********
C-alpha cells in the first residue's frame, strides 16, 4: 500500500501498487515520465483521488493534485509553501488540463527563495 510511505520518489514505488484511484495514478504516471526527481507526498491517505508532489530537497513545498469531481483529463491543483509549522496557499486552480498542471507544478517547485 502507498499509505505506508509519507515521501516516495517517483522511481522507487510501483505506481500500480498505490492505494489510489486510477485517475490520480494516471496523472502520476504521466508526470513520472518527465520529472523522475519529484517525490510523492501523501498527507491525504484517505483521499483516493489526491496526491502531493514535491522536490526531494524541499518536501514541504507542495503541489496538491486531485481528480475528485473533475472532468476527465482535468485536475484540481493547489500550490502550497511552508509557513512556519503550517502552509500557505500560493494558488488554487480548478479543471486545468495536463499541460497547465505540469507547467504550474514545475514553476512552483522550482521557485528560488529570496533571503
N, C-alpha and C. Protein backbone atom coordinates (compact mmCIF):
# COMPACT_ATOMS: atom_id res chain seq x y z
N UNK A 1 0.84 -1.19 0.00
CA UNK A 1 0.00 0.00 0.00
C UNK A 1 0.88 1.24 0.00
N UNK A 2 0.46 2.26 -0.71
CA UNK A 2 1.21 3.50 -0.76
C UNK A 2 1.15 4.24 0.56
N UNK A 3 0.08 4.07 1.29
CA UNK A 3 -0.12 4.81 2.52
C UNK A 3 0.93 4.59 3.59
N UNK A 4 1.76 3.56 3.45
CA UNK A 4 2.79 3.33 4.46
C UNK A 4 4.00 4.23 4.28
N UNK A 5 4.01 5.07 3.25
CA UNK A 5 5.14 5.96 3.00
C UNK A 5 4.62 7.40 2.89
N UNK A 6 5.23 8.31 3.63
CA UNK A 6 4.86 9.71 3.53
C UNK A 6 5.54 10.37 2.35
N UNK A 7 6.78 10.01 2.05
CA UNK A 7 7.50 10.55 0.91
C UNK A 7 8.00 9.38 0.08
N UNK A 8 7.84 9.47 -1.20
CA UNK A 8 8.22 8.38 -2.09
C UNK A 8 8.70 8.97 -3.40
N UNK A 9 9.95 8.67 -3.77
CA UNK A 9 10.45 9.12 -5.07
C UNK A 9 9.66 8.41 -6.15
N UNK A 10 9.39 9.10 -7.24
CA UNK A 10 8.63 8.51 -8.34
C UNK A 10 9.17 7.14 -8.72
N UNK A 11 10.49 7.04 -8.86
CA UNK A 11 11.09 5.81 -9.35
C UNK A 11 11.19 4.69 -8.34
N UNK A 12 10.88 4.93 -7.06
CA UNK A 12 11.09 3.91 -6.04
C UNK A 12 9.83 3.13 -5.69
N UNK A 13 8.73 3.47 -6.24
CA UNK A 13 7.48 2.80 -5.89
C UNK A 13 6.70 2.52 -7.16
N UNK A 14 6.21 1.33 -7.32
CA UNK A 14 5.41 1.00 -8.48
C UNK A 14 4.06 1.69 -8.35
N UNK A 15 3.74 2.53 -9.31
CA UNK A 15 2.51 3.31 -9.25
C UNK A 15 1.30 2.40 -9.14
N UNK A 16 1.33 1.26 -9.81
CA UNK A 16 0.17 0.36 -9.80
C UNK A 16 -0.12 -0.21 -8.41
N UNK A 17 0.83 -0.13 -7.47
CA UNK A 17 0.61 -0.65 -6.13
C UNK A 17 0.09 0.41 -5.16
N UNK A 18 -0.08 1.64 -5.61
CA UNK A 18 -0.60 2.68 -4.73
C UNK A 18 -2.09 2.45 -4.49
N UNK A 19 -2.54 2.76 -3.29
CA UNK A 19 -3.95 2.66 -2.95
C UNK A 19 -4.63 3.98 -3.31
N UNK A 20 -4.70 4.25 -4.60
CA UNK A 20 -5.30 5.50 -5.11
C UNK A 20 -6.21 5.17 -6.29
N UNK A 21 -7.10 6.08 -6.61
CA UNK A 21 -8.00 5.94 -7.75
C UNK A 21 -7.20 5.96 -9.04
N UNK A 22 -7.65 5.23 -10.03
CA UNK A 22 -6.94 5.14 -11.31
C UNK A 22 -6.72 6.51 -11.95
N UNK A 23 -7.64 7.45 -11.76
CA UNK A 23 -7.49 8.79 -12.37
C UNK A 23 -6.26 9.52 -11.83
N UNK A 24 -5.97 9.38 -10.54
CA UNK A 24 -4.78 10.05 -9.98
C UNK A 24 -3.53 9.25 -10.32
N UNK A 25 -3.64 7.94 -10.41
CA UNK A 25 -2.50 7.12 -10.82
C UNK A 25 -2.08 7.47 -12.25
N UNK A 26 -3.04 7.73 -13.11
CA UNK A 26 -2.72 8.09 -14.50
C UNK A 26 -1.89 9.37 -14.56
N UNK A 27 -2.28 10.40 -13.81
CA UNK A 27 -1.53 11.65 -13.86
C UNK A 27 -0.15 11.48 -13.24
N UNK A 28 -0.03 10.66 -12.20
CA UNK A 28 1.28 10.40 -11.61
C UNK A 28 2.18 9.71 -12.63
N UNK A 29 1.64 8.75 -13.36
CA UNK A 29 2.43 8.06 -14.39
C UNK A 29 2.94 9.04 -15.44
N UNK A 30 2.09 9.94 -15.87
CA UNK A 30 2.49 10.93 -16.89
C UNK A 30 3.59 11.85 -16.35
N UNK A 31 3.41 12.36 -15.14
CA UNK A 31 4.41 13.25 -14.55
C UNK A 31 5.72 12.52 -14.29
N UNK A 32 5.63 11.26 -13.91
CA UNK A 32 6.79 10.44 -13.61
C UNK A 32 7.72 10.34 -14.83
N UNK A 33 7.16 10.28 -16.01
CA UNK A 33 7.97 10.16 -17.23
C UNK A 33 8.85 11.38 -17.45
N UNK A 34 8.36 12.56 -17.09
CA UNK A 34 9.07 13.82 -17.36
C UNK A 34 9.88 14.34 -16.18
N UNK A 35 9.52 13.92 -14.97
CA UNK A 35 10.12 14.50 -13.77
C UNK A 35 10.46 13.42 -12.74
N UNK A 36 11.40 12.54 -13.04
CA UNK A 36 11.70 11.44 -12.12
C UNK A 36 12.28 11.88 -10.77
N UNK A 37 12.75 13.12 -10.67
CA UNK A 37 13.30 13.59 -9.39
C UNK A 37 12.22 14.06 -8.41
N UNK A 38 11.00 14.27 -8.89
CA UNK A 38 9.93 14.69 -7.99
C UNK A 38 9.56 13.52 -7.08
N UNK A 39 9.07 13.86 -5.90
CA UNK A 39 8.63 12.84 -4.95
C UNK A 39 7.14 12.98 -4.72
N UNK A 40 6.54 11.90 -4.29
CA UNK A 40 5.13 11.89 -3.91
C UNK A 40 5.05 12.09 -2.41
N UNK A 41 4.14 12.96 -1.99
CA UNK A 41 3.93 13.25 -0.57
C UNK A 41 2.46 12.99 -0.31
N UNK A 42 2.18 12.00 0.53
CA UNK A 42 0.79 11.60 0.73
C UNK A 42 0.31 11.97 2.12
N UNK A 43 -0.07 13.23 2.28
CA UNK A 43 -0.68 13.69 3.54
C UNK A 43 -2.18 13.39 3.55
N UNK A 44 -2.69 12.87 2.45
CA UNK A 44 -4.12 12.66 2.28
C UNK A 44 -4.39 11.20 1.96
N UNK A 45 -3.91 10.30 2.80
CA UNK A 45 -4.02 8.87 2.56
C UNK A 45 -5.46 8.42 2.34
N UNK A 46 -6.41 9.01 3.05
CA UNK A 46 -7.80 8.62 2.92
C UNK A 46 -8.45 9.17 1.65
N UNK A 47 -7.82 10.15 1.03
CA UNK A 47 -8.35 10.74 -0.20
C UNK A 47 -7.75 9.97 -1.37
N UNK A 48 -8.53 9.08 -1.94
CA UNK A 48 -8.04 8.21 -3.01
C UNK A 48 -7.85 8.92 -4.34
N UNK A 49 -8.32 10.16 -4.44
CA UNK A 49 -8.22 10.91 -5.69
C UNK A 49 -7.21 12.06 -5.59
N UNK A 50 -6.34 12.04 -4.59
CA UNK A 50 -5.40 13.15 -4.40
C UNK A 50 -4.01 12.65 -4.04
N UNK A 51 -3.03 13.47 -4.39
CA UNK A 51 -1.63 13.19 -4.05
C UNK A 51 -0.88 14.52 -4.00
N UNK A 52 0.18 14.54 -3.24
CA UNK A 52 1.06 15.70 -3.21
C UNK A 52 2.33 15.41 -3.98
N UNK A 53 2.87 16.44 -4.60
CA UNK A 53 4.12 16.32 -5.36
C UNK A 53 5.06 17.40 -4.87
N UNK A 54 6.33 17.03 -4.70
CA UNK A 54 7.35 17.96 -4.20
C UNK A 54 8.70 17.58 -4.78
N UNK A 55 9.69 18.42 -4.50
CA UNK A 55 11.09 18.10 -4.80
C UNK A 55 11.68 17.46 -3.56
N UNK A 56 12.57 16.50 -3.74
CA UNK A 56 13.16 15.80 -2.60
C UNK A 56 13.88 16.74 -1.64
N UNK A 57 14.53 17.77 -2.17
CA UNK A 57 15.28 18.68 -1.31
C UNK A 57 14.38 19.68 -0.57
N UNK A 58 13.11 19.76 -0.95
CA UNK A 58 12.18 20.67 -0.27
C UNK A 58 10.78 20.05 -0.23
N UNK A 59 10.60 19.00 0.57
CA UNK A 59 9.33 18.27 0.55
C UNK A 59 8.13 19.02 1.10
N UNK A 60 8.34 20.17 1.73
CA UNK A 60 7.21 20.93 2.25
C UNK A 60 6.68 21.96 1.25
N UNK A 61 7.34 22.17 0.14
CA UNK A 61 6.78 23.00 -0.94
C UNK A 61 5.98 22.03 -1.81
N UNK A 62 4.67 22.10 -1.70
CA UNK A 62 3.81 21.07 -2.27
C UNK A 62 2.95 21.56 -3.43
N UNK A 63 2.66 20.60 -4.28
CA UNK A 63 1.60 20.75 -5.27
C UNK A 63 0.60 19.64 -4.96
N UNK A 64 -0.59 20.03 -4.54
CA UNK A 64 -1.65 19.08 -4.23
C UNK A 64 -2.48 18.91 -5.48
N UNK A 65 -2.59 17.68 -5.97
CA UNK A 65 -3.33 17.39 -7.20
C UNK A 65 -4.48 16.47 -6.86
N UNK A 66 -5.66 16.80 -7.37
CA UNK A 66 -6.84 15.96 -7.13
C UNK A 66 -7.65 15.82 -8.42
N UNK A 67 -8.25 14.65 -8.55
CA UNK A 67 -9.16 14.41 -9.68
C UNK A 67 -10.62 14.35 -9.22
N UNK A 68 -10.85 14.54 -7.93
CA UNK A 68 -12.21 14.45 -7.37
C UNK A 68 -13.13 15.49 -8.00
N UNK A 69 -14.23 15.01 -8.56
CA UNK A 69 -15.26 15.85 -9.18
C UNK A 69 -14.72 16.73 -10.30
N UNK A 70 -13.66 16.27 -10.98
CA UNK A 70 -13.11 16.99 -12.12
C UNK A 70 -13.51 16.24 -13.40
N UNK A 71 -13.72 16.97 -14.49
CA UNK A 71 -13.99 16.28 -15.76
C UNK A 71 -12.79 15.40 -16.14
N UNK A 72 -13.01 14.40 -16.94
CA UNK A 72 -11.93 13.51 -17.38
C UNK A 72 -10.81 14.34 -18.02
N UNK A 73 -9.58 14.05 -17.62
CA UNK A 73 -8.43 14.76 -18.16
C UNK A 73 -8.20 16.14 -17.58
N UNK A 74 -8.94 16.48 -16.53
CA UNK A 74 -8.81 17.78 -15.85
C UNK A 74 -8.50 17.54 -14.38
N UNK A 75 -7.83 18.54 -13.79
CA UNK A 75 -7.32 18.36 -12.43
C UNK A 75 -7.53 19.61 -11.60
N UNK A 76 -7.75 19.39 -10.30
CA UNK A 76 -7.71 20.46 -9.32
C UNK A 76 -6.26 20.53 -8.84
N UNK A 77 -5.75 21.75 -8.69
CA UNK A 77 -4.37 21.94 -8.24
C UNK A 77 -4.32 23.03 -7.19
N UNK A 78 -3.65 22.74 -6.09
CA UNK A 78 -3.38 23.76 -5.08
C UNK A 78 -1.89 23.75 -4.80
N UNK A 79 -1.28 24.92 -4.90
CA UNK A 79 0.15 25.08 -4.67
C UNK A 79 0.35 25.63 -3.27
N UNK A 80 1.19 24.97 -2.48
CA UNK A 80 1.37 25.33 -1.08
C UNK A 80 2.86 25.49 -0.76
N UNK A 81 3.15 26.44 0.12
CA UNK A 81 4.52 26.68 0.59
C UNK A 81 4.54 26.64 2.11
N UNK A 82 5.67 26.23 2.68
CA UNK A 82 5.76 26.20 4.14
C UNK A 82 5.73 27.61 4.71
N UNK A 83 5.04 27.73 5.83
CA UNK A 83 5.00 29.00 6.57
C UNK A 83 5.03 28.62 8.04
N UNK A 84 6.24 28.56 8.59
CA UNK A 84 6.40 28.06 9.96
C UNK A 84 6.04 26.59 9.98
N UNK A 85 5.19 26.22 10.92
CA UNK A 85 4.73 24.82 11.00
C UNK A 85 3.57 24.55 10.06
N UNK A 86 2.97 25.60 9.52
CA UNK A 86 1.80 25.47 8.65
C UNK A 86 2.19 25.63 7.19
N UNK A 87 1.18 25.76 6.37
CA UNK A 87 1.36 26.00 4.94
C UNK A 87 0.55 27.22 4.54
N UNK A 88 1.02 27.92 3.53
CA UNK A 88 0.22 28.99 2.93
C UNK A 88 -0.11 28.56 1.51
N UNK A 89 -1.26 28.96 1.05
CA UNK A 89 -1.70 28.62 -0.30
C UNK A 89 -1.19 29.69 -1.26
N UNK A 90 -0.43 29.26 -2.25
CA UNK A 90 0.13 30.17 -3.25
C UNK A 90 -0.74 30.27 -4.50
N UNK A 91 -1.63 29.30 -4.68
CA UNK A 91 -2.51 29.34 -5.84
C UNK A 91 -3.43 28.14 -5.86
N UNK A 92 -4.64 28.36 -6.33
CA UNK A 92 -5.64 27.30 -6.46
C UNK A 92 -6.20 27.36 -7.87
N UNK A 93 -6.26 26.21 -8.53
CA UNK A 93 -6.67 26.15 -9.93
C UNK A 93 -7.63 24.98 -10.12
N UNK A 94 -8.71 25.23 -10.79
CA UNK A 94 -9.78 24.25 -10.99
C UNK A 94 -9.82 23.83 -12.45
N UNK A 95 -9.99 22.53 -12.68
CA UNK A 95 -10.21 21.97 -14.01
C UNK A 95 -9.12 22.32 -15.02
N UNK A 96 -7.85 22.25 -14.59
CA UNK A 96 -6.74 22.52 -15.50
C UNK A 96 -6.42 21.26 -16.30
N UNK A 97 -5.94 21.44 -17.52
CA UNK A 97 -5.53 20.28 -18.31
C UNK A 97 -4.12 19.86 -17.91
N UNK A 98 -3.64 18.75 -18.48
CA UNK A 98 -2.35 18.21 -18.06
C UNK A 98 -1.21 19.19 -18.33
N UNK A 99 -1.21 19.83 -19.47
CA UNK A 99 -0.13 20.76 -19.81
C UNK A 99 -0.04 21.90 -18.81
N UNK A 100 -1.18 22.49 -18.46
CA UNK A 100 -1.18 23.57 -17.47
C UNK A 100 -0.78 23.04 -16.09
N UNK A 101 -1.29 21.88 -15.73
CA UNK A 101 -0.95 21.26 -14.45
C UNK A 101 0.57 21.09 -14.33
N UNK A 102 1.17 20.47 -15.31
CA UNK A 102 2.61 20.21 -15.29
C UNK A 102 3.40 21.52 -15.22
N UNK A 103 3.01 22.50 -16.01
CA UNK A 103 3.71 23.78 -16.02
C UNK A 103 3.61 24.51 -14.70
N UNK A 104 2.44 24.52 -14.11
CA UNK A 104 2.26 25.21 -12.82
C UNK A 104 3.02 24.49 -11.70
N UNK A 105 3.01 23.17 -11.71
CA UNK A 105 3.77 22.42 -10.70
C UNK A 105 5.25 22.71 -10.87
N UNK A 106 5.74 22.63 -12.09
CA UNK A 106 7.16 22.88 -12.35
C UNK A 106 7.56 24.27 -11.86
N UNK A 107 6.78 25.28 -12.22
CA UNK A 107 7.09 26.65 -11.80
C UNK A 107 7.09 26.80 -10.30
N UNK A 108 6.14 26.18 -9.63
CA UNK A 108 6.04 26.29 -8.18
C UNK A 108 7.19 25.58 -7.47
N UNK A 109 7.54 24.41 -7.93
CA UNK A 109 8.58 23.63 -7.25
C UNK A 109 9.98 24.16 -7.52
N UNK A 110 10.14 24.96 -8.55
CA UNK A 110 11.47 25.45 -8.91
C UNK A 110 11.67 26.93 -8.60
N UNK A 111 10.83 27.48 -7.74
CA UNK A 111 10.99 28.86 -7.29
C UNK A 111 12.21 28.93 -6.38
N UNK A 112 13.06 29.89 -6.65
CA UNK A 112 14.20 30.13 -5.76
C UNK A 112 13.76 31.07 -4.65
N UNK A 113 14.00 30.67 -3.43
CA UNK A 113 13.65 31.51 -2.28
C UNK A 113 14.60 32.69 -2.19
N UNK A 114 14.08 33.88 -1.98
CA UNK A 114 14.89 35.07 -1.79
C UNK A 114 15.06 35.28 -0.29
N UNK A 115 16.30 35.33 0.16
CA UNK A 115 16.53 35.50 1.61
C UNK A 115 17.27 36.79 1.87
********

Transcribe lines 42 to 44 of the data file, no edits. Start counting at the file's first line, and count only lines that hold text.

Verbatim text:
C UNK A 13 6.70 2.52 -7.16
N UNK A 14 6.21 1.33 -7.32
CA UNK A 14 5.41 1.00 -8.48